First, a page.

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Are you replicating the past? Or are you creating the future?

So you've decided you need new tech. But if you think you need new tech because you currently have old tech, you’re not thinking hard enough.

Will your new systems and processes take everyone forward, or will they simply replace what you had?

To ensure you are creating tech for the future, and not just replicating what you've always done, you need to reframe the problem. You need to view it through the lens of... the Who.

Who are the Who?

The Who are the most important part of any change and transformation journey.

They are the people. They are your employees, your customers and your shareholders.

We often go to what we know as our fear takes hold. But when we consider the problems through the lens of the Who, we start to uncover the real opportunities for change, transformation and growth.

You also get a stronger buy-in because the Who can start to see the value of the change.

Michel Bachmann’s adaption of the Golden Circle to the Golden Spiral shows very succinctly that the Who are the foundations.

Let's take an example. You're a decision maker in a large organisation.

You have decided the company needs a new CRM. (Maybe the CRM you have is outdated, or perhaps there are whole sections of your organisation that don't or can't use the current setup.)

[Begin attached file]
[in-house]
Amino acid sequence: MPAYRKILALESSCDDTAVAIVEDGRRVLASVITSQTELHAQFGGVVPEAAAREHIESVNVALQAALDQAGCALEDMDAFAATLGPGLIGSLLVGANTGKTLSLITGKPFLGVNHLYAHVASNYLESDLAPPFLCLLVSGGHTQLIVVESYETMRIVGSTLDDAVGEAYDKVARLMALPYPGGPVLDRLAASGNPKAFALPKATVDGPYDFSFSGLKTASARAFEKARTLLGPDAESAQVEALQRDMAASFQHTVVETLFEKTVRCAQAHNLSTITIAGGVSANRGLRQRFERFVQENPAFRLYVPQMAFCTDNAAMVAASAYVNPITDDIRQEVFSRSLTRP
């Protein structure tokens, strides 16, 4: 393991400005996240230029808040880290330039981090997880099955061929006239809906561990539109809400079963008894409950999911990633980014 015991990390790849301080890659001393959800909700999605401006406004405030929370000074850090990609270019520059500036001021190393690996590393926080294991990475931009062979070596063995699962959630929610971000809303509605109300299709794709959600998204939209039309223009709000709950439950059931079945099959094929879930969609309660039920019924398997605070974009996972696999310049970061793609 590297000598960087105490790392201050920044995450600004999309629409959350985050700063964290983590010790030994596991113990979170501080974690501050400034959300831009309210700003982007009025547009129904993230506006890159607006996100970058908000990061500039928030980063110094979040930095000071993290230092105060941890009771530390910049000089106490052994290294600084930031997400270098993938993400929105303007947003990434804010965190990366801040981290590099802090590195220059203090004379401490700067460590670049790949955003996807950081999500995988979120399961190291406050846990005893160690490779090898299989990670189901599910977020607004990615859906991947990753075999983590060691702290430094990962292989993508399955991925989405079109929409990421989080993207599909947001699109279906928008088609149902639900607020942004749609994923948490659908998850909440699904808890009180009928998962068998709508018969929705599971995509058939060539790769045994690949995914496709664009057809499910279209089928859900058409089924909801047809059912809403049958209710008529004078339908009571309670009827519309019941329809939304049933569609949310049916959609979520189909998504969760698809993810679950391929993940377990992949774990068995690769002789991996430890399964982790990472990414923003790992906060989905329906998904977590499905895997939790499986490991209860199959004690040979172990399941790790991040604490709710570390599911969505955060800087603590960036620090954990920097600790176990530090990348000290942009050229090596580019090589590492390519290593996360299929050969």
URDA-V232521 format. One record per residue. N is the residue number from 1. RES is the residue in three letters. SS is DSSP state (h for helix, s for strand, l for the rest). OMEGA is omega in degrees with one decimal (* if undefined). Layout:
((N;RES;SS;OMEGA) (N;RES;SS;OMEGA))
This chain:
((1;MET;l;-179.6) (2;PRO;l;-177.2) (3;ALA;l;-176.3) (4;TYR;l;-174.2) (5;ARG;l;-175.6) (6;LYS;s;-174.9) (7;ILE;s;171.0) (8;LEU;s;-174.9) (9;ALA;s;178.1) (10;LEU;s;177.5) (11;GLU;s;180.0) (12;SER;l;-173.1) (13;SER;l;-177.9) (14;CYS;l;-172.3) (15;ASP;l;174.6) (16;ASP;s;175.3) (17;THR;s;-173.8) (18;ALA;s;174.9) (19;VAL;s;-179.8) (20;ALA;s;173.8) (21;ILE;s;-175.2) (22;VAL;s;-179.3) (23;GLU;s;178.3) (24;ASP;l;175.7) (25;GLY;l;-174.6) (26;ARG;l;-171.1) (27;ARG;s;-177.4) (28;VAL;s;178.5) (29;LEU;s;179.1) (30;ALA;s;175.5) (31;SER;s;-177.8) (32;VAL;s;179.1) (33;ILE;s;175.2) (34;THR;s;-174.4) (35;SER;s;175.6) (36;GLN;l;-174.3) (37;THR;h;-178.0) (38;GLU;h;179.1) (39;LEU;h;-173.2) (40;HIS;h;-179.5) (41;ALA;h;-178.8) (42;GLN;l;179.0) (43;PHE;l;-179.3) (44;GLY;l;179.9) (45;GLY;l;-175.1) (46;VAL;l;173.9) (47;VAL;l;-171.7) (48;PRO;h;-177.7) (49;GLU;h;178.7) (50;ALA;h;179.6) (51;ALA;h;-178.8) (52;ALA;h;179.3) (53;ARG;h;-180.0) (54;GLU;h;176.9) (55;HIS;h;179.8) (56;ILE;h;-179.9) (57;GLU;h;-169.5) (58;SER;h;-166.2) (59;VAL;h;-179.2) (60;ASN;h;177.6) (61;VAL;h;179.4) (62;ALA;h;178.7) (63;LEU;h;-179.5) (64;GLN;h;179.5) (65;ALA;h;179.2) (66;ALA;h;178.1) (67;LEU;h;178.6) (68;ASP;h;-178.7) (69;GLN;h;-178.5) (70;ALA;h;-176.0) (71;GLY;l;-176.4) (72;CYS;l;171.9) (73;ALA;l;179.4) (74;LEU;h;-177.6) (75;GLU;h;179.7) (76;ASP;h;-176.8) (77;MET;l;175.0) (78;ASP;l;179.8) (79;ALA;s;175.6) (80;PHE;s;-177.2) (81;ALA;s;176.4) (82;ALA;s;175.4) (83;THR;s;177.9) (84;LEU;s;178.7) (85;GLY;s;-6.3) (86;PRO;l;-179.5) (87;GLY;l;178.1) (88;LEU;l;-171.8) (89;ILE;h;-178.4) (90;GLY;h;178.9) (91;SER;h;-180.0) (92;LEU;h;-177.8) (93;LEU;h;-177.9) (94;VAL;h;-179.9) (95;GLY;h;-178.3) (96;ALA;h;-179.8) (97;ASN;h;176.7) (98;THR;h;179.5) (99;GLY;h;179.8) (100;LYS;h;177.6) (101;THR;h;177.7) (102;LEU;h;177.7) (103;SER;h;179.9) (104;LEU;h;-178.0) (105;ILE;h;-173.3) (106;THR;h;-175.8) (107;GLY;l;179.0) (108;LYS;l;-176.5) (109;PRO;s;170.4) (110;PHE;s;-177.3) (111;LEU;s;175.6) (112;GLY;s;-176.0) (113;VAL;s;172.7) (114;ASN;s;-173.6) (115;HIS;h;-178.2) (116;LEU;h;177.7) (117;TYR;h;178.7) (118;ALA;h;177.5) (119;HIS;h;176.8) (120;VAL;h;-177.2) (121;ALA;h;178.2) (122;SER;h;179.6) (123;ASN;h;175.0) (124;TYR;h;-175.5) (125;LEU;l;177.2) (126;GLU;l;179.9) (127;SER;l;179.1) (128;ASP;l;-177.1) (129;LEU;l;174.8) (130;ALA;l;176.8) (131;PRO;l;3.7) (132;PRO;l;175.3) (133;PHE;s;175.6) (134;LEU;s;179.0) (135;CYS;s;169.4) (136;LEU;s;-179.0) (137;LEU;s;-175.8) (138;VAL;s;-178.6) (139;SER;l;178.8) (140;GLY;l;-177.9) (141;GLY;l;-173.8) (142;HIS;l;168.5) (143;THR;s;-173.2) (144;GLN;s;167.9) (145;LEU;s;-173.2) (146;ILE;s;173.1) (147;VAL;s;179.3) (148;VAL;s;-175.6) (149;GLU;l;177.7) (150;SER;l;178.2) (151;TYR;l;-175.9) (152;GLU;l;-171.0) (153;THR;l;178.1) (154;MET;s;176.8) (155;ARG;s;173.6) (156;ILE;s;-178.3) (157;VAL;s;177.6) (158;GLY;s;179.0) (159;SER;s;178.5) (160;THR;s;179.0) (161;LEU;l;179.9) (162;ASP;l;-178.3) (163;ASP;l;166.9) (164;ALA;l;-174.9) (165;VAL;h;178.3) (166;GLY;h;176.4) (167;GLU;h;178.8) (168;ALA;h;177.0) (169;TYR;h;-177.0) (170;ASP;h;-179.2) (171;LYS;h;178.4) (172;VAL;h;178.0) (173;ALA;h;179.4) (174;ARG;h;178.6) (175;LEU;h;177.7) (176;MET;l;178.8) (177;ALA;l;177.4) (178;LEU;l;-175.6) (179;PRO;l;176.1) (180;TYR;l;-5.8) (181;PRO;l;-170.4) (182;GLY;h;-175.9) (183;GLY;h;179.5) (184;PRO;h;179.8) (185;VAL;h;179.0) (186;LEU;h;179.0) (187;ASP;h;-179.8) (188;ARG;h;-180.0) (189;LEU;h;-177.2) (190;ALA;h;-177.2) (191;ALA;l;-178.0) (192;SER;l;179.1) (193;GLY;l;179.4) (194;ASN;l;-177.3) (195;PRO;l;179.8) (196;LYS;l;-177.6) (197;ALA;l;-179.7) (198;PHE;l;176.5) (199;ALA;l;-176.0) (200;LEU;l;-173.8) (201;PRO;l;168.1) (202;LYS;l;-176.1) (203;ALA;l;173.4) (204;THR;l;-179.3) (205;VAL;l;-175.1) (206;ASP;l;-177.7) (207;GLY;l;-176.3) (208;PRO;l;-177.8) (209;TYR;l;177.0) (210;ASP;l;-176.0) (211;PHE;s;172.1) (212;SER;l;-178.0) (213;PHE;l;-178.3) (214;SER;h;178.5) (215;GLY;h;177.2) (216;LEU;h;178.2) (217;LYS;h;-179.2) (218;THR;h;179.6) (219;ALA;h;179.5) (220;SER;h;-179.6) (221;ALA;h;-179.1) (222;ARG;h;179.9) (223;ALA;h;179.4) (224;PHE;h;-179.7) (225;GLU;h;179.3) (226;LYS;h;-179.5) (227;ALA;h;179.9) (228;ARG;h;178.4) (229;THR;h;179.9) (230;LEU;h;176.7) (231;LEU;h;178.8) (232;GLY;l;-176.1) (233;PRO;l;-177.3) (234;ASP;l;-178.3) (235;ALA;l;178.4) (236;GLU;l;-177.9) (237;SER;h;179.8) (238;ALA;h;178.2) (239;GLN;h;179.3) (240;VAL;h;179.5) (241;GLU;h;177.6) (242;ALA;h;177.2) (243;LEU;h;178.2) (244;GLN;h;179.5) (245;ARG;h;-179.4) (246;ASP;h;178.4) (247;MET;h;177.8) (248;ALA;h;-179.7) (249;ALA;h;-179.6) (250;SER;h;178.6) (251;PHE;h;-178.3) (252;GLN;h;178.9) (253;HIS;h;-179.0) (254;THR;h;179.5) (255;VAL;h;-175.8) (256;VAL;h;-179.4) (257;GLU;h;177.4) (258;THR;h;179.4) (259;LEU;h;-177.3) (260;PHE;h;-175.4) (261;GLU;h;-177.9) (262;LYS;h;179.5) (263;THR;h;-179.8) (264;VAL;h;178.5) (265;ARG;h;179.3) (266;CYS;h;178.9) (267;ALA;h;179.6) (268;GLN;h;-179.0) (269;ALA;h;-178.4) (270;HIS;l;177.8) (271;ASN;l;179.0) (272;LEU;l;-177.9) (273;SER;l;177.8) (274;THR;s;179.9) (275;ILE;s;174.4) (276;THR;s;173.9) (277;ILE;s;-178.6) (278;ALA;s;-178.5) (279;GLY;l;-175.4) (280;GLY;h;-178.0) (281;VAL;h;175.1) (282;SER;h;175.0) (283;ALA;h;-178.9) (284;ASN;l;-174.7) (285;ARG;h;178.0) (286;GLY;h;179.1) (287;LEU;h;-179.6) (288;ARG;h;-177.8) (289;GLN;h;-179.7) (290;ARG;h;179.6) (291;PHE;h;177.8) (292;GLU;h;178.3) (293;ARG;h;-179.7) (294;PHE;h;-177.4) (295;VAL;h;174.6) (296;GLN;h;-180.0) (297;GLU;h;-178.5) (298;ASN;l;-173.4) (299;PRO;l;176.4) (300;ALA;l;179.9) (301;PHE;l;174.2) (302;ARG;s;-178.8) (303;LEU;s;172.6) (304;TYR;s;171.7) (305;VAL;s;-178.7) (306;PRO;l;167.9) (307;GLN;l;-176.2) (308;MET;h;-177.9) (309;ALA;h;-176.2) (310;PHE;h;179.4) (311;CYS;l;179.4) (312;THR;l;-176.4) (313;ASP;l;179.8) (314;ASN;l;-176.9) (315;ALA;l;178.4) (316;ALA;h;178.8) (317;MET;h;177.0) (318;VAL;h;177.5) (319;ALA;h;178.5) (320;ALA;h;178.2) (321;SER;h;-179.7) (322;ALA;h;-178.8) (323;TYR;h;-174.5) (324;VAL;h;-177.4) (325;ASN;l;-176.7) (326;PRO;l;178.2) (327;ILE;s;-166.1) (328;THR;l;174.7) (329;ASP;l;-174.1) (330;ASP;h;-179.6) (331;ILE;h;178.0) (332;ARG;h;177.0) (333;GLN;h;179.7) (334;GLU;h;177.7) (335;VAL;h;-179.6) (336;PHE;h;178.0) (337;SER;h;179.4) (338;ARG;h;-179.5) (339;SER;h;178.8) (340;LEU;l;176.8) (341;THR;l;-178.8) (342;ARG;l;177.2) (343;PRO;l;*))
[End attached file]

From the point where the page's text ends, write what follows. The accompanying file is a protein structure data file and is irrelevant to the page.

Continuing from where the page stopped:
It would be very simple to choose a new system and start preparing for the change. But before you jump straight to the What and the How, think about your Who.

What are their needs?

What would be the value of a new CRM, to them and ultimately how do you achieve that return on investment?

● For the employee, the value and return on investment comes from changing their ways of working. The new technology may allow you to reorganise departments, because it can take care of some of the heavy lifting. It may automate some of the processes.

● For the customer, the new system will make interactions simpler and more straightforward. Now that there is better connectivity, whichever department the customer comes through to can go into the system and see what's going on with them, then look after them accordingly.

● And, of course, if those two needs are met, there's more value for the shareholder.

Once you reframe your tech need by looking through the lens of the Who, you will notice that the problems we're solving aren't, "what new technology should we get?" or "how can we get people to use it?" The problems we're solving are, "how do people work?" and "how do people connect?"

And it's the answers to these questions that will make sure you create the future instead of just replicating the past.


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